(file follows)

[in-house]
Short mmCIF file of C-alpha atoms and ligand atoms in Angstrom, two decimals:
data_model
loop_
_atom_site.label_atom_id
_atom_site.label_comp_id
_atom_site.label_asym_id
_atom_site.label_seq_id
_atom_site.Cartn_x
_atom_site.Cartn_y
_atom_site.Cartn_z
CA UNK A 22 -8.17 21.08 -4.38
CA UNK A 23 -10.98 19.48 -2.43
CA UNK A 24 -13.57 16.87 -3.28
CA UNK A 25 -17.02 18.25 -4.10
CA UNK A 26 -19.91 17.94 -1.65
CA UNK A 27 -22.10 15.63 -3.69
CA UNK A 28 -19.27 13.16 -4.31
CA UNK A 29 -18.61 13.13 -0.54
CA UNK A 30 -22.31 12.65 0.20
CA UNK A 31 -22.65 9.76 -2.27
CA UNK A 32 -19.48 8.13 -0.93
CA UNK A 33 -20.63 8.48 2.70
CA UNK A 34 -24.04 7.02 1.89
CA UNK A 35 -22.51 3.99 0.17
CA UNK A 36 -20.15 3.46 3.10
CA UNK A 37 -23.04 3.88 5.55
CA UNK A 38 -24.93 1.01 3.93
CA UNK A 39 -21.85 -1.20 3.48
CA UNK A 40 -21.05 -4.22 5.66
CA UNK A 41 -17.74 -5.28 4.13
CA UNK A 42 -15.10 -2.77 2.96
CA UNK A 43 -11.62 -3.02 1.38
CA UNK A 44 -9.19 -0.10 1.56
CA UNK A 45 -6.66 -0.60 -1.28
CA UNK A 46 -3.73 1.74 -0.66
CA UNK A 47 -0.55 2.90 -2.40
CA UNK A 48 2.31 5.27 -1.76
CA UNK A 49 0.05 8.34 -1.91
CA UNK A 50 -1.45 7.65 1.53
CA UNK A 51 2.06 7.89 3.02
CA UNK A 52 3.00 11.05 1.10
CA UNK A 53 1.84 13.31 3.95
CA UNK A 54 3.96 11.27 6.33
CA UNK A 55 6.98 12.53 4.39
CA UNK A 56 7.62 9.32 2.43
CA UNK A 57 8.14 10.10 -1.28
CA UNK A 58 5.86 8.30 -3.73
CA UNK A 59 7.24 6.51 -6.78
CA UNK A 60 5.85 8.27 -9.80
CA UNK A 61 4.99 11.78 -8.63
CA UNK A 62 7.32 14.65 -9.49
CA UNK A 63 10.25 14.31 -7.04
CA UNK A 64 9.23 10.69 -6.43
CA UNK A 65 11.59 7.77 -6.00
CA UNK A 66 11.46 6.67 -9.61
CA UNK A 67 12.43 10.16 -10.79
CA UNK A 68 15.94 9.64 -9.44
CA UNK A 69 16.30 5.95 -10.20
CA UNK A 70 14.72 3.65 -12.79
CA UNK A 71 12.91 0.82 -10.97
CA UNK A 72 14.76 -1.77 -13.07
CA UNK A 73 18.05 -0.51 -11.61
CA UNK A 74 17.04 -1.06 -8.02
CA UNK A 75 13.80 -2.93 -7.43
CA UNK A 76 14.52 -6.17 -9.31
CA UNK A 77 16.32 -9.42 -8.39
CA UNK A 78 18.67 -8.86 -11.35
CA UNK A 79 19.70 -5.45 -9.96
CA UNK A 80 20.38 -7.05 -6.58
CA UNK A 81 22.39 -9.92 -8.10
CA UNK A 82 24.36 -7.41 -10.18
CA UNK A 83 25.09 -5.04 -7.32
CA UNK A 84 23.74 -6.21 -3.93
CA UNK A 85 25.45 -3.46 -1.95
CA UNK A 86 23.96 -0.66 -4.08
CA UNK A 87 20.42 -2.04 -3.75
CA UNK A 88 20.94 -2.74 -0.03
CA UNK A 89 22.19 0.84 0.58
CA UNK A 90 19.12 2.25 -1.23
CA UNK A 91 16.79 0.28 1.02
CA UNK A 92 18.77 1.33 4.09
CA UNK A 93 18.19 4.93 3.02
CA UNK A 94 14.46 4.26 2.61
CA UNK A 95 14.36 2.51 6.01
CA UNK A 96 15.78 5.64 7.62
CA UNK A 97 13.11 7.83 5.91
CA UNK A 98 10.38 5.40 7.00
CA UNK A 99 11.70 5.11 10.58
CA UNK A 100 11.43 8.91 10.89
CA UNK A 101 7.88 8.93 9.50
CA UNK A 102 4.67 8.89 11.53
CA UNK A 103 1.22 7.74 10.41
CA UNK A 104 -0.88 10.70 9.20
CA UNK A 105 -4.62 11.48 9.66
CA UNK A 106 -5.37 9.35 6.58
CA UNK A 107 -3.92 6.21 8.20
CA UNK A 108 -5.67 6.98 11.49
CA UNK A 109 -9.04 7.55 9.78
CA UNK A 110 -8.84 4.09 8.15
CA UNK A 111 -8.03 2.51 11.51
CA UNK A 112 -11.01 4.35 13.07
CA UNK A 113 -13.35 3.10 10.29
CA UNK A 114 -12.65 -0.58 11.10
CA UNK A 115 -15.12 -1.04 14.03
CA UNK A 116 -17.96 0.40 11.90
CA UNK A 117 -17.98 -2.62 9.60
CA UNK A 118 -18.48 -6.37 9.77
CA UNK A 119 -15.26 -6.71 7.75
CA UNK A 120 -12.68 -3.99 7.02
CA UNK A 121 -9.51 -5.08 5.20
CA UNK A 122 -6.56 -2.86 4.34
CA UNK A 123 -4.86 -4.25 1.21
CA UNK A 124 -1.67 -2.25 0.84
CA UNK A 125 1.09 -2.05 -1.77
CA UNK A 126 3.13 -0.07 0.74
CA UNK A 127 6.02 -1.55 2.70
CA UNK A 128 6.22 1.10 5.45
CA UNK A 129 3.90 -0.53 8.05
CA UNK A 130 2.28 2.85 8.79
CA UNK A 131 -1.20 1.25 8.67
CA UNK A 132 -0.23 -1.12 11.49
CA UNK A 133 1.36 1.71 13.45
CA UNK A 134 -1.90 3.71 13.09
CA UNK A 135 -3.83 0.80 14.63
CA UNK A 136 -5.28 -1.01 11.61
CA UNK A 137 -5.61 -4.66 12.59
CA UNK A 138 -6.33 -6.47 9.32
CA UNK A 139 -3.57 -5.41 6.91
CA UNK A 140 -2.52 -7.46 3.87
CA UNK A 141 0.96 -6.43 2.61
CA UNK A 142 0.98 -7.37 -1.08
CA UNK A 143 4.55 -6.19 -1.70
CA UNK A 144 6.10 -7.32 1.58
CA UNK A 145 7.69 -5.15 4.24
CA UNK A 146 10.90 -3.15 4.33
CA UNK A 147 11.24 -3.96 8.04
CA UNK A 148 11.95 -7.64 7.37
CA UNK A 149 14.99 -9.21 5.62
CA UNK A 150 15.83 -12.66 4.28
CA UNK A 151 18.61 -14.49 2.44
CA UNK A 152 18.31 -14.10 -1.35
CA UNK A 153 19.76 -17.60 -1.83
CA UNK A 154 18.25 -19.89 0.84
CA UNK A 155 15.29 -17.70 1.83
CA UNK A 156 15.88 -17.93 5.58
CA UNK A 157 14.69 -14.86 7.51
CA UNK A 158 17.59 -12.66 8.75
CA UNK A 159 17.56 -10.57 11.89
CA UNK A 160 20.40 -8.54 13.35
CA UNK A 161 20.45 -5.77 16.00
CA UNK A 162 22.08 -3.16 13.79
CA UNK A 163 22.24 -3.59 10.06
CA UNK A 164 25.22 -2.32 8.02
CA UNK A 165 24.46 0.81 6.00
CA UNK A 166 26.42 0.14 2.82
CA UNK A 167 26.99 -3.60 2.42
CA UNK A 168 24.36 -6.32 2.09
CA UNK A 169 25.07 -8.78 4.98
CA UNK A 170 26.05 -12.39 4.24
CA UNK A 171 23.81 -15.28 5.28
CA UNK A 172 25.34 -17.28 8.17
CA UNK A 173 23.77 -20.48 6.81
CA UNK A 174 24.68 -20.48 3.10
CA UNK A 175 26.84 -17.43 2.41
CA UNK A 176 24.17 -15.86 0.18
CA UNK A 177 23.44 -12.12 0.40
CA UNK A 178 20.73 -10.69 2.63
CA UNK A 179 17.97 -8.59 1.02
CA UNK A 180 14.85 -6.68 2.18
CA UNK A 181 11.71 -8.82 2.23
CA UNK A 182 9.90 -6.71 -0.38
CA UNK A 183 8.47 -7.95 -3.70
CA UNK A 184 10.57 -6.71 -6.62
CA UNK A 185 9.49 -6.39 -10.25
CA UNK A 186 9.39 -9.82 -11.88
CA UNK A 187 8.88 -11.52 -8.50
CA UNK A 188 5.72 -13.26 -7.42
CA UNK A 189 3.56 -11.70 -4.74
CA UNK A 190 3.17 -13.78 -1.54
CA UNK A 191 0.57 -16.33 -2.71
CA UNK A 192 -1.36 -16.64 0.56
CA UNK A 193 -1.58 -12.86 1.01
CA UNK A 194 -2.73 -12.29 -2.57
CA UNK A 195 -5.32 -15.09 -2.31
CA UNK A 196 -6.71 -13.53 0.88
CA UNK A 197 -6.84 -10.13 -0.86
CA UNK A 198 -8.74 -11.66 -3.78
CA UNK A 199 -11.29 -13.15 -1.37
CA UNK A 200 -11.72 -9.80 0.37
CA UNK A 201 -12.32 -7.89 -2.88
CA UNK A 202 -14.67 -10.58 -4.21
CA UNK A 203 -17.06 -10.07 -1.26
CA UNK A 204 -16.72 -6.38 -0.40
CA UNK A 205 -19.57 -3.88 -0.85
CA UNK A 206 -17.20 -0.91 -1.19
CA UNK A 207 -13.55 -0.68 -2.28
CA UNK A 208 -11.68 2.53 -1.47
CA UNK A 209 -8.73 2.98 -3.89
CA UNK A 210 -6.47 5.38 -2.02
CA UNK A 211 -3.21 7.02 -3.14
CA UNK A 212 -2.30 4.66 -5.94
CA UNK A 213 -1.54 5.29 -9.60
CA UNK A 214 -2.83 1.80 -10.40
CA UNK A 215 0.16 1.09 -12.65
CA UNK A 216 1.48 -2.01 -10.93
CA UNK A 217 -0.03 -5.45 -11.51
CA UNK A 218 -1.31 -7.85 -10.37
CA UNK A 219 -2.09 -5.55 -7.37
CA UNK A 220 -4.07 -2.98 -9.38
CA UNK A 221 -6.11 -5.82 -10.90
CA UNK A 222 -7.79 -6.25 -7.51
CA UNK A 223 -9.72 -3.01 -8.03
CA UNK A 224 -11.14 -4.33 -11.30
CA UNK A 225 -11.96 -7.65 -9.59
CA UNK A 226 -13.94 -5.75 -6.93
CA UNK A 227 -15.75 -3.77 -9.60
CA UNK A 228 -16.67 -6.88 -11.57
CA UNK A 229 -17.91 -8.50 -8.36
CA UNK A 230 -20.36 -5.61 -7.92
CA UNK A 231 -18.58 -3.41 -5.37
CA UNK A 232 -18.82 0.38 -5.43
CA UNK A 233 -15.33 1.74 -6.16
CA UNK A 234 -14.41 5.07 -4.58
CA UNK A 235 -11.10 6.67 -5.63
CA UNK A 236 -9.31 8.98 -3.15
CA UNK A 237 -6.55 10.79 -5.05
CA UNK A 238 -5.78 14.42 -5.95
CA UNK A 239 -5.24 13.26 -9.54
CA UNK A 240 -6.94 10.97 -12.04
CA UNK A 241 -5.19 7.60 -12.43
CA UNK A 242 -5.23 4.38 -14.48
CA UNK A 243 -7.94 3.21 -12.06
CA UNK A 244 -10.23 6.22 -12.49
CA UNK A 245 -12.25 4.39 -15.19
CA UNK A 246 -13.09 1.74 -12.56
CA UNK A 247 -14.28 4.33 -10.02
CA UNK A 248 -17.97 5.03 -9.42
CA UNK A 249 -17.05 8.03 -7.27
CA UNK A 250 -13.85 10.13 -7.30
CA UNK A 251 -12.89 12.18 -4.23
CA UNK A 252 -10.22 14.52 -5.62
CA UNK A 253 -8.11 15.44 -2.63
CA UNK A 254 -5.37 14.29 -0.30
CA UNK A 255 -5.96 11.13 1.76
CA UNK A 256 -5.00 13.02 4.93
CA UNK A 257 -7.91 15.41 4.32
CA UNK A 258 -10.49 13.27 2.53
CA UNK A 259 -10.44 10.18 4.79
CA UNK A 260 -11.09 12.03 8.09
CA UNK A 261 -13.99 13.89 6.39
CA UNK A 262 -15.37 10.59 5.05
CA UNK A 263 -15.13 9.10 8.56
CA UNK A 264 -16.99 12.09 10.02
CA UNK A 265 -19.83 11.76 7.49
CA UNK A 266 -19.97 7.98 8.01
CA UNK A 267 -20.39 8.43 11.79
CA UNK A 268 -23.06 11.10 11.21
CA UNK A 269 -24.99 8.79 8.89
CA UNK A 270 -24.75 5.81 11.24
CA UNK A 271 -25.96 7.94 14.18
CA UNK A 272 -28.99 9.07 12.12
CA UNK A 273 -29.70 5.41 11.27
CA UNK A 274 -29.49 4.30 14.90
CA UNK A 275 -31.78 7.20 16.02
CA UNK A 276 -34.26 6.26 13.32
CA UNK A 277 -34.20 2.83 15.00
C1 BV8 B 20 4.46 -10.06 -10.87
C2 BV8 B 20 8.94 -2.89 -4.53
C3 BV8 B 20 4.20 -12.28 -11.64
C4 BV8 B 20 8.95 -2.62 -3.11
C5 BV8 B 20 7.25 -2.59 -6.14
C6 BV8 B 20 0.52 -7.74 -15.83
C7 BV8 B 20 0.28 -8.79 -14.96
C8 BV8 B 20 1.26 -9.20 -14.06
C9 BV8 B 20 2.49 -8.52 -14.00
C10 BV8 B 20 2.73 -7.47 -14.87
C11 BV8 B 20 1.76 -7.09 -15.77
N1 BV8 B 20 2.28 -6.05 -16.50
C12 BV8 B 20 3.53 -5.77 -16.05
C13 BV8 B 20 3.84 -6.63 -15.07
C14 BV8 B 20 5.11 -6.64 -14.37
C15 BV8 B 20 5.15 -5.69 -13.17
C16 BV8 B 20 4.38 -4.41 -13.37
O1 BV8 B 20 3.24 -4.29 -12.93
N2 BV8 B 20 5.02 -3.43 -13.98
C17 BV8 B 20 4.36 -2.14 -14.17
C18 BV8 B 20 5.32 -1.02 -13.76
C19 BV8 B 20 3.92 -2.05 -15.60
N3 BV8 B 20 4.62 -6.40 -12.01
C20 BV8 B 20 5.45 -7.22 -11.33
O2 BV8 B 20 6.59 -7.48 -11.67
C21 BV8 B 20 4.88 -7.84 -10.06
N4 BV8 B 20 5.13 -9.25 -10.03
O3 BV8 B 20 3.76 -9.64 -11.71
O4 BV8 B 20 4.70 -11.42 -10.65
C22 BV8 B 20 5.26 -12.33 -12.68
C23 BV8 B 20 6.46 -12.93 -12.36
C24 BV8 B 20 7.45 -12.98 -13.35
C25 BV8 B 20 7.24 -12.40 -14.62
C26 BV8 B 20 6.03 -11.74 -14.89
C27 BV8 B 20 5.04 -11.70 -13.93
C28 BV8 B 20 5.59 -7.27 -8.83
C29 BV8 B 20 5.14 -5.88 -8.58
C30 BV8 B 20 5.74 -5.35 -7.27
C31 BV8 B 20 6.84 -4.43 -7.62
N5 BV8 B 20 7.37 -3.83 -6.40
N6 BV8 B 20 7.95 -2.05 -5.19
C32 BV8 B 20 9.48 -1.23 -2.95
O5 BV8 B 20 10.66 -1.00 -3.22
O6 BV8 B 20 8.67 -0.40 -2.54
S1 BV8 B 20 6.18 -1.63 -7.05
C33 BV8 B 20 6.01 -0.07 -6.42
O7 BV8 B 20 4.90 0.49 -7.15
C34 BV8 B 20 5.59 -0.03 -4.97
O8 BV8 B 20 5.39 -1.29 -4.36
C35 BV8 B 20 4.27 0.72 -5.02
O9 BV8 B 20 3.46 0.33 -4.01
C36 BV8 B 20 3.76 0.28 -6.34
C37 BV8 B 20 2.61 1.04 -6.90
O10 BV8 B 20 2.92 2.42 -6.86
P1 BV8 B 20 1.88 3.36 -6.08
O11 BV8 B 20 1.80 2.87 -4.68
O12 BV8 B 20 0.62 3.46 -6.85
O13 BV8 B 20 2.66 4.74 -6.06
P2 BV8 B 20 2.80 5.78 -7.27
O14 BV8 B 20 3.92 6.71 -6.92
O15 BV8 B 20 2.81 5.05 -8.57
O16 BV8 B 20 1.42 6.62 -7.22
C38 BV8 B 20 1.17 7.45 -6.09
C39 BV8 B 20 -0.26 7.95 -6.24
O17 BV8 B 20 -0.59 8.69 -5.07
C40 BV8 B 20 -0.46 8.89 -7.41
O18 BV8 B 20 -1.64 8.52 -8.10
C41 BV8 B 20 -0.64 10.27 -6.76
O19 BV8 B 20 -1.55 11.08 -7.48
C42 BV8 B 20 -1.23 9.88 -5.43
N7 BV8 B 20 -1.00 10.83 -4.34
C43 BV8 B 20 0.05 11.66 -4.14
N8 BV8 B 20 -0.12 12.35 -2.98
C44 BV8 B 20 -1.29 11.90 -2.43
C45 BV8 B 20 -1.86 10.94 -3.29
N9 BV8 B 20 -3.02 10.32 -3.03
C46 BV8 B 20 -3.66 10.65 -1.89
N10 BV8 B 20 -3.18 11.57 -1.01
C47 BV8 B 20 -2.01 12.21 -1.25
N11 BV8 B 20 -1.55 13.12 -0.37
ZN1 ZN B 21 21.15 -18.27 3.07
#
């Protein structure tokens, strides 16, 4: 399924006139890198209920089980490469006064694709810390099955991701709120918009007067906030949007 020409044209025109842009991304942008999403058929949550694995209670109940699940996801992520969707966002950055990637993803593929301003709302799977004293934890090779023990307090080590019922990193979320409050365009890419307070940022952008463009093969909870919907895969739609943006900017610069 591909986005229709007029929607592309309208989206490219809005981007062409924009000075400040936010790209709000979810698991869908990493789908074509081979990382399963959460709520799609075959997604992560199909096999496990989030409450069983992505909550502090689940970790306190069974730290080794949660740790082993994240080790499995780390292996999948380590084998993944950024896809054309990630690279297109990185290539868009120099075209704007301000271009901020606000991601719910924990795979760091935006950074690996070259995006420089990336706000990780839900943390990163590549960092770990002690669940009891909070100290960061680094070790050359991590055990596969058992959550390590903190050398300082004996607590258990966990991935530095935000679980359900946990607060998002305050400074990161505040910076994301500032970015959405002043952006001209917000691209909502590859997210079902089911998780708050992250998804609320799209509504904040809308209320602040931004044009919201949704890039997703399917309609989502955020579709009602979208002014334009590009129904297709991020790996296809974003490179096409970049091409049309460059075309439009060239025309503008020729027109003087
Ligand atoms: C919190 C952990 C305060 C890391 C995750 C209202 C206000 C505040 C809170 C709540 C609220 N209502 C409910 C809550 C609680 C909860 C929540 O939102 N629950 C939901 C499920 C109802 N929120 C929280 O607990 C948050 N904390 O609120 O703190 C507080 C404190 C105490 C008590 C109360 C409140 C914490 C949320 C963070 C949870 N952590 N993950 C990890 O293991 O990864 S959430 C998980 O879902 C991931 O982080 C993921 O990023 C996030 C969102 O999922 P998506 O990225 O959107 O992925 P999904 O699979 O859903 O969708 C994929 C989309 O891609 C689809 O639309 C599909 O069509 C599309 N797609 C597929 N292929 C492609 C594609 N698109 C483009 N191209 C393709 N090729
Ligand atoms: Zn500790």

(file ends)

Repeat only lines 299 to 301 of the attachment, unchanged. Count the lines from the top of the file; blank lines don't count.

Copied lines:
C24 BV8 B 20 7.45 -12.98 -13.35
C25 BV8 B 20 7.24 -12.40 -14.62
C26 BV8 B 20 6.03 -11.74 -14.89